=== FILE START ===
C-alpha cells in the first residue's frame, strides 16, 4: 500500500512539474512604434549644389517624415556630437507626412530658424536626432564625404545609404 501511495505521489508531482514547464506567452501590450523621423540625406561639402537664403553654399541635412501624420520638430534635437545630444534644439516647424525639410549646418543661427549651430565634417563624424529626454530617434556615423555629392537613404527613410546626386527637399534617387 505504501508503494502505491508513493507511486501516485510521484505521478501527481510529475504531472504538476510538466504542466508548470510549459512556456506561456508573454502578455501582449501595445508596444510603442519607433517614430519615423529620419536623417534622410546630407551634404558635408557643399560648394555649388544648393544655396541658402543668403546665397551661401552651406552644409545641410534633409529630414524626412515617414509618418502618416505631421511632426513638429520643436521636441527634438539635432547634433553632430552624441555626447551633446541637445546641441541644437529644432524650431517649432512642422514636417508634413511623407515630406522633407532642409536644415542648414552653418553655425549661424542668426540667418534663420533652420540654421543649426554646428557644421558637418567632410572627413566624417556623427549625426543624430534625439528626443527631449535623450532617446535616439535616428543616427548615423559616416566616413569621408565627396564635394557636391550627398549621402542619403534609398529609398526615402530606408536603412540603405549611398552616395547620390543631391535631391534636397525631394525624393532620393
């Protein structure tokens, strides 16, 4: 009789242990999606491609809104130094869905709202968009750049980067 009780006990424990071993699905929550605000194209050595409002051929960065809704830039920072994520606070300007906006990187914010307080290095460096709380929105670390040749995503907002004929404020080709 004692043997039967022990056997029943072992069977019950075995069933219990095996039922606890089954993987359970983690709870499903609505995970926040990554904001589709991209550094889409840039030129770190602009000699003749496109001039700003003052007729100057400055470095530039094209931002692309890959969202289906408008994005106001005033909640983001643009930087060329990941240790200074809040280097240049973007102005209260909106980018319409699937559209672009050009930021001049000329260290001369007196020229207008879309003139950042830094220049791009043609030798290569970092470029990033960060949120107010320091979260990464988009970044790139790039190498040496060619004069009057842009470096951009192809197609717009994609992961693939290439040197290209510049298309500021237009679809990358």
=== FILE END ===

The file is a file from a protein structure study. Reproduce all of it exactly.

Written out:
C-alpha cells in the first residue's frame, strides 16, 4: 500500500512539474512604434549644389517624415556630437507626412530658424536626432564625404545609404 501511495505521489508531482514547464506567452501590450523621423540625406561639402537664403553654399541635412501624420520638430534635437545630444534644439516647424525639410549646418543661427549651430565634417563624424529626454530617434556615423555629392537613404527613410546626386527637399534617387 505504501508503494502505491508513493507511486501516485510521484505521478501527481510529475504531472504538476510538466504542466508548470510549459512556456506561456508573454502578455501582449501595445508596444510603442519607433517614430519615423529620419536623417534622410546630407551634404558635408557643399560648394555649388544648393544655396541658402543668403546665397551661401552651406552644409545641410534633409529630414524626412515617414509618418502618416505631421511632426513638429520643436521636441527634438539635432547634433553632430552624441555626447551633446541637445546641441541644437529644432524650431517649432512642422514636417508634413511623407515630406522633407532642409536644415542648414552653418553655425549661424542668426540667418534663420533652420540654421543649426554646428557644421558637418567632410572627413566624417556623427549625426543624430534625439528626443527631449535623450532617446535616439535616428543616427548615423559616416566616413569621408565627396564635394557636391550627398549621402542619403534609398529609398526615402530606408536603412540603405549611398552616395547620390543631391535631391534636397525631394525624393532620393
């Protein structure tokens, strides 16, 4: 009789242990999606491609809104130094869905709202968009750049980067 009780006990424990071993699905929550605000194209050595409002051929960065809704830039920072994520606070300007906006990187914010307080290095460096709380929105670390040749995503907002004929404020080709 004692043997039967022990056997029943072992069977019950075995069933219990095996039922606890089954993987359970983690709870499903609505995970926040990554904001589709991209550094889409840039030129770190602009000699003749496109001039700003003052007729100057400055470095530039094209931002692309890959969202289906408008994005106001005033909640983001643009930087060329990941240790200074809040280097240049973007102005209260909106980018319409699937559209672009050009930021001049000329260290001369007196020229207008879309003139950042830094220049791009043609030798290569970092470029990033960060949120107010320091979260990464988009970044790139790039190498040496060619004069009057842009470096951009192809197609717009994609992961693939290439040197290209510049298309500021237009679809990358």